Talking tech since 2003

Today, video game company Nintendo announced a total operating loss of $456 million for the fiscal year that ended on March 31, 2014, marking the third consecutive year in which the company announced an annual overall loss on operating the company. The company also, as part of its annual report as a public entity, revealed a whole slew of additional sales statistics.

Financials aren’t always the simplest to digest, and in the past few years, Nintendo’s haven’t been any easier to swallow. So let’s break this report down as clearly as we can, split into easy-to-read sections.

Total Worldwide Sales

Actual: $5.6 billion

Prediction (Early): $9 billion

Prediction (Revised): $5.79 billion

Net Loss

Actual: $227.9 million

Prediction: $245.4 million

Total Operating Costs

Actual: $456 million

Prediction: $335 million

Hardware Sales

Wii U Consoles Sold: 2.72 million (2.8 million predicted)

3DS Handhelds Sold: 12.24 million (13.5 million predicted)

Note: Nintendo promised investors it would move 18 million handhelds by now.

Software Sales

Wii U Games Sold: 18.9 million (19 million predicted for this year, 38 million originally)

3DS Games Sold: 67.9 million (66 million predicted)

Goals for New Fiscal Year

Wii U Console Sales: 3.6 million globally

Wii U Game Sales: 20 million

3DS Handheld Sales: 12 million

3DS Game Sales: 6 million

What Does it Mean?


It’s hard to say, in some ways. Nintendo has long been a strong pillar of the video game industry, even with its ups and downs. Right now, the company is struggling to find market traction and consumer interest in the Wii U, even though things are (relatively) looking up for the 3DS and its lineup. Just two console generations back, the company was in third place in the console race with the GameCube. Years before that, the company’s Virtual Boy project sank like a bowling ball in a swimming pool. It’s recovered from those instances, but only because of its immense success in other instances — the cultural phenomenon that was the Wii, the smashing success of the company in the 8 and 16-bit era, and, in some cases, its willingness to experiment.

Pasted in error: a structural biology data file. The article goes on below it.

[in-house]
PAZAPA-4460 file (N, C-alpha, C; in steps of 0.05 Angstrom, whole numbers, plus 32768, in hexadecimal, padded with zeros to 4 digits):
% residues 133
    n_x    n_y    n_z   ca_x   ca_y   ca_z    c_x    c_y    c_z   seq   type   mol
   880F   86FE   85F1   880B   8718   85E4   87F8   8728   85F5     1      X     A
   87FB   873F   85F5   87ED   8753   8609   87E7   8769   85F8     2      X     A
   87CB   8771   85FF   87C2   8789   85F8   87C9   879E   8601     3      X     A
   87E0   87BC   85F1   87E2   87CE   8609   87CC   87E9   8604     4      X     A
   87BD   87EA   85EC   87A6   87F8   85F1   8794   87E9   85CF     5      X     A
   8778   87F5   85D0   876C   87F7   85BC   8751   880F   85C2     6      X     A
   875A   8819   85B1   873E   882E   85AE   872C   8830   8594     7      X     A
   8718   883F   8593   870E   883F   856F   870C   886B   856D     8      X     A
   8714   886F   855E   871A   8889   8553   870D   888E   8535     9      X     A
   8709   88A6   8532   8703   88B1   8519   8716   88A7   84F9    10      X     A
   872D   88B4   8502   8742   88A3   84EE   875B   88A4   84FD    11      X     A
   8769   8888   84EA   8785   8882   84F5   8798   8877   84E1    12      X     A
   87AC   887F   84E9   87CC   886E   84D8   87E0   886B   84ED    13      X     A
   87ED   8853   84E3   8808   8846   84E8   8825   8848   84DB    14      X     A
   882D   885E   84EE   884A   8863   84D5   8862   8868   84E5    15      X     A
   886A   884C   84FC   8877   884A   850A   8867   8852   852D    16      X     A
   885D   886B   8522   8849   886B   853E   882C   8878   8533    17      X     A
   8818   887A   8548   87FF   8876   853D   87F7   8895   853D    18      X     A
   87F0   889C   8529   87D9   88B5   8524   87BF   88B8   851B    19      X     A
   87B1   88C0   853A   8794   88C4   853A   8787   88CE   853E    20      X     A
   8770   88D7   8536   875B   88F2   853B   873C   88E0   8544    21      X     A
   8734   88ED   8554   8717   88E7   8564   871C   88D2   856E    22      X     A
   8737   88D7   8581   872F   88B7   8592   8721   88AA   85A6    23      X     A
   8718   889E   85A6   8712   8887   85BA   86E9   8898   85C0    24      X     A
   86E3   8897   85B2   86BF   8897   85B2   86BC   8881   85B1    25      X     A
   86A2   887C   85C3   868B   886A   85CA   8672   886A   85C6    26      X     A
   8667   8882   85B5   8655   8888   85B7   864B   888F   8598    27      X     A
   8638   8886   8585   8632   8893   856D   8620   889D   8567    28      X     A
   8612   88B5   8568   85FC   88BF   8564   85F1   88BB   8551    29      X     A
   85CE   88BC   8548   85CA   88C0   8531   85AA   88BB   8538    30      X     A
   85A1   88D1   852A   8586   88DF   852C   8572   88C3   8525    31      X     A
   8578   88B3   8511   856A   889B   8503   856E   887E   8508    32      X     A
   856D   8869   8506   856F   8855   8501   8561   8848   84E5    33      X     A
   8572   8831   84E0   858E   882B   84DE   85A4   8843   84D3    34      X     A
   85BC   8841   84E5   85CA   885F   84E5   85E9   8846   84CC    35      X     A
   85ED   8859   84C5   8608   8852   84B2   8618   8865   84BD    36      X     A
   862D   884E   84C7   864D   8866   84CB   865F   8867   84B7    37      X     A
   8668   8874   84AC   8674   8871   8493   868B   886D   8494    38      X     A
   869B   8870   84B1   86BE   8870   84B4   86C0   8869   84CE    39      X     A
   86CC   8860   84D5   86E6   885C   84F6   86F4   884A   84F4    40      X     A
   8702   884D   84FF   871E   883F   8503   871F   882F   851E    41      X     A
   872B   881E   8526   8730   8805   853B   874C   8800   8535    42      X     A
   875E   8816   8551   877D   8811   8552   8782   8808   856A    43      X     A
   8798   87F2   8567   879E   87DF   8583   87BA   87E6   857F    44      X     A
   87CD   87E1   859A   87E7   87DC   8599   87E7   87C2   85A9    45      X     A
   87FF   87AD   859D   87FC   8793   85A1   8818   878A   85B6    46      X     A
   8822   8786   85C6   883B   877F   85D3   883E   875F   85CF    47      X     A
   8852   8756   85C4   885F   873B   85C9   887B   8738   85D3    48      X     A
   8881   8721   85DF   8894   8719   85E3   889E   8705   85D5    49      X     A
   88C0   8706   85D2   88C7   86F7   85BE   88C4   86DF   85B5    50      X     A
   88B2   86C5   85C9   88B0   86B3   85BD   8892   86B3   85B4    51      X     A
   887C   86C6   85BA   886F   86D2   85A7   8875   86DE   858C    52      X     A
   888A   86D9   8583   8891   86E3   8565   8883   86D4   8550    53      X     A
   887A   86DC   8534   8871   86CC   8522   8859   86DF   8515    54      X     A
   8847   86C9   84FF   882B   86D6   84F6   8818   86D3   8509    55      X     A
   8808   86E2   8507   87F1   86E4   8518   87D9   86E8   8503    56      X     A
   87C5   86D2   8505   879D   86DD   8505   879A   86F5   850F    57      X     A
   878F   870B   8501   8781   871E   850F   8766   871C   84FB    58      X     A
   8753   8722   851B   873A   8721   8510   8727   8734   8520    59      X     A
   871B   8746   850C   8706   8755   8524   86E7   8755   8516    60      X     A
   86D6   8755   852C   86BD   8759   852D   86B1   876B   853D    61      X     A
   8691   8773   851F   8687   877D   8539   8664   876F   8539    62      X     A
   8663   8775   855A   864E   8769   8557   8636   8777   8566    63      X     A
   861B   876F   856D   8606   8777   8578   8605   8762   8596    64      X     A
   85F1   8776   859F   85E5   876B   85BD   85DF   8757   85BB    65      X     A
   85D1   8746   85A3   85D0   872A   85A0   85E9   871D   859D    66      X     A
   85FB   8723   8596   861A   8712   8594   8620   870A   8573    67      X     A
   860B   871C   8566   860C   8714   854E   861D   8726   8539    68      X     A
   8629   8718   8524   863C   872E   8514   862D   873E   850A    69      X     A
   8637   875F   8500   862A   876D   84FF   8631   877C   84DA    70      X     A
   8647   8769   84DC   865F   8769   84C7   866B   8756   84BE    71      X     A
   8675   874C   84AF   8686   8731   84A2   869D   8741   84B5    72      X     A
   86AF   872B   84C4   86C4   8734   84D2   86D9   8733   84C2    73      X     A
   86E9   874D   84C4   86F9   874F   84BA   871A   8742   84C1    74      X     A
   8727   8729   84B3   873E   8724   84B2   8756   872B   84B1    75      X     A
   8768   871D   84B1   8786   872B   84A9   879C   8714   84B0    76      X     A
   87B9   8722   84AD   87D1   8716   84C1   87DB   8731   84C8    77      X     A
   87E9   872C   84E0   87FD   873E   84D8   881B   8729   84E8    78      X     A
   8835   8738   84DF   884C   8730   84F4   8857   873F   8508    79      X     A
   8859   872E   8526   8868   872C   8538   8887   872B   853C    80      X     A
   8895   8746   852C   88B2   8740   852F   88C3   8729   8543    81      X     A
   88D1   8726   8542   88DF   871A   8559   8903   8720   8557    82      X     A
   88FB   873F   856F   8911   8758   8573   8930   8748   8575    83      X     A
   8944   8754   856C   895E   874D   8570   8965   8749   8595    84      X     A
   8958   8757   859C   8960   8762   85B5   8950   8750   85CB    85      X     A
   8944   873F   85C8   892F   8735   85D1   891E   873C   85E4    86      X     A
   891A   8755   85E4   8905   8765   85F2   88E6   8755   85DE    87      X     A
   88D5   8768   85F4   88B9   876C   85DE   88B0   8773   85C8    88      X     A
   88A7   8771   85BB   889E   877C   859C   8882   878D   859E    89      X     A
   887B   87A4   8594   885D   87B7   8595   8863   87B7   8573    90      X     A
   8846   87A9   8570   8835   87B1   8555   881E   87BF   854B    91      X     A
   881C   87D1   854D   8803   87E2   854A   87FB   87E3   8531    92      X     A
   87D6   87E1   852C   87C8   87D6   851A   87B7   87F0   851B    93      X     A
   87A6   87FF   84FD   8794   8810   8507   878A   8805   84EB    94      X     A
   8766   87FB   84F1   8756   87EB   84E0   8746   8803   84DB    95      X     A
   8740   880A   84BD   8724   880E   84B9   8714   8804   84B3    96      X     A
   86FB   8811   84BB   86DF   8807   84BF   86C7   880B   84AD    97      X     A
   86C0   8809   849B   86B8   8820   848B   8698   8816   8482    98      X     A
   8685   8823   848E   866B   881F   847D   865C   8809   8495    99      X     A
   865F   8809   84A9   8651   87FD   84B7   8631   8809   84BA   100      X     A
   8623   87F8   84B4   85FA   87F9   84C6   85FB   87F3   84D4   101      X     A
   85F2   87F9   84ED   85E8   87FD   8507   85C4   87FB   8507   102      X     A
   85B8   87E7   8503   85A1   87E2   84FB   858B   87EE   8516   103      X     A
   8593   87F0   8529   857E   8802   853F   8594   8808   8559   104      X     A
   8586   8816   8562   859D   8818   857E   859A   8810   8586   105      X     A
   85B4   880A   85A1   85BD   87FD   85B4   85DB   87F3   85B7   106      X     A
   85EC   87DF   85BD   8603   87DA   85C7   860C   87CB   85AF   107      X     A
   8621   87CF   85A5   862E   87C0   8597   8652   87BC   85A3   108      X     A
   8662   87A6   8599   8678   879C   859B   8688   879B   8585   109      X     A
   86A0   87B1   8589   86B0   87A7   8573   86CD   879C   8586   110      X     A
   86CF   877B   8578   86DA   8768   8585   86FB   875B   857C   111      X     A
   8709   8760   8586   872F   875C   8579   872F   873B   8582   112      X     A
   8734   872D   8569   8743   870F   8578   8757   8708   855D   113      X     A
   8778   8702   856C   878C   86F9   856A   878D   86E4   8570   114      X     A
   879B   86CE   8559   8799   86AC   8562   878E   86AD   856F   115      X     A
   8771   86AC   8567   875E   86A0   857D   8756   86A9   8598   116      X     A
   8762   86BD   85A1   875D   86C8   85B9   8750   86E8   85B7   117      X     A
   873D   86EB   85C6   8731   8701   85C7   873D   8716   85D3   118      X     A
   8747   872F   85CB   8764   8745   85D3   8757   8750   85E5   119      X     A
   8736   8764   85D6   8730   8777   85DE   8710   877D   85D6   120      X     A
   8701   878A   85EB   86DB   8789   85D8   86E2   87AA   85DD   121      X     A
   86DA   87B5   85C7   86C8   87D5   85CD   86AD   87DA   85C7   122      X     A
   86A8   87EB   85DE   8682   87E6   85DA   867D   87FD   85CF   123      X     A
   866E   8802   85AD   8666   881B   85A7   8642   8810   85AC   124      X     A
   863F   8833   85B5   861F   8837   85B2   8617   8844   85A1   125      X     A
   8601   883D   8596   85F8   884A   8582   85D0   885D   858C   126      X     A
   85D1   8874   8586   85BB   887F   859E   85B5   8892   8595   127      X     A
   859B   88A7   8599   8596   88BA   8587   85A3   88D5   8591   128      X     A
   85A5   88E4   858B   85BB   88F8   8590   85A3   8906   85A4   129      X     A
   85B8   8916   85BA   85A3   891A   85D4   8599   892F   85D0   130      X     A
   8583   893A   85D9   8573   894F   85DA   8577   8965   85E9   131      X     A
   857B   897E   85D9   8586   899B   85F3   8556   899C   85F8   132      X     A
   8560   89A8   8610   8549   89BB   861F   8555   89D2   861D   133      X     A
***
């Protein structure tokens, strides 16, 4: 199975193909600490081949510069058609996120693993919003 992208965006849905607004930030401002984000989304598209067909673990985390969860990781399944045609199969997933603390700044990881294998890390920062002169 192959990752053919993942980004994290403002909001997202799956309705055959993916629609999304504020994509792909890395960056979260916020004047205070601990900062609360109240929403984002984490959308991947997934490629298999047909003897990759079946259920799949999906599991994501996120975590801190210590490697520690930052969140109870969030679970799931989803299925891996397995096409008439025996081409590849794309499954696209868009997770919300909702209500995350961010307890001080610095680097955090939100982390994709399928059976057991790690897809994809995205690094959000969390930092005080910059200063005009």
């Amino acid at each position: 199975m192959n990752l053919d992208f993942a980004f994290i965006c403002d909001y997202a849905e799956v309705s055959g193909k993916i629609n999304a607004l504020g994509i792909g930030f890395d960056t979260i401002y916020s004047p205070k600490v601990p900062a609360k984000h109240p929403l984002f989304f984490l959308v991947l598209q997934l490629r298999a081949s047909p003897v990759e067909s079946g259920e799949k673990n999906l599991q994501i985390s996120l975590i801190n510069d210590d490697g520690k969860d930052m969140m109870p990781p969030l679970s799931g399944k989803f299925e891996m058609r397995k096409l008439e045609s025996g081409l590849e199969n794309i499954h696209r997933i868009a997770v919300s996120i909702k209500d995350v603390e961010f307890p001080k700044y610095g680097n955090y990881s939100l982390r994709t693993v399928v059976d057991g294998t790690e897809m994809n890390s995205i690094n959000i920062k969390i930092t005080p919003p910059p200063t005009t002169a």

But Nintendo has not been one, largely, to deviate from its ways. The company has been under a strong and long leadership for some time, but with financials sinking the way they are, Nintendo may be looking for a change of guard. Hopefully though, the company will continue forward with new operating models and efforts, such as using Nintendo Direct videos to talk directly to the consumer. More importantly, the company could benefit well from letting companies outside of Nintendo, once again, take a shot at their first-party properties: Zelda, Metroid, Star Fox, Kirby — and in some cases they are. They also could benefit from letting tried and true talent create all-new projects.


At this point, Nintendo is hurting significantly. Are they over? Sunk? Done for? Bitten the bullet bill? Not quite yet. The company still sits atop a mountain of cash (a degenerating mountain of cash, but a mountain of cash no less) with which it can try new things — like skip having a pricey, hyped up E3 press conference.

So… will things work out for one of the most notable companies in gaming?

There’s no telling. But I think it’s fair to assume that Nintendo’s aware of the challenges they face and the criticism they receive, so I wouldn’t count them out just yet.

[via Nintendo, Game Informer, Polygon]

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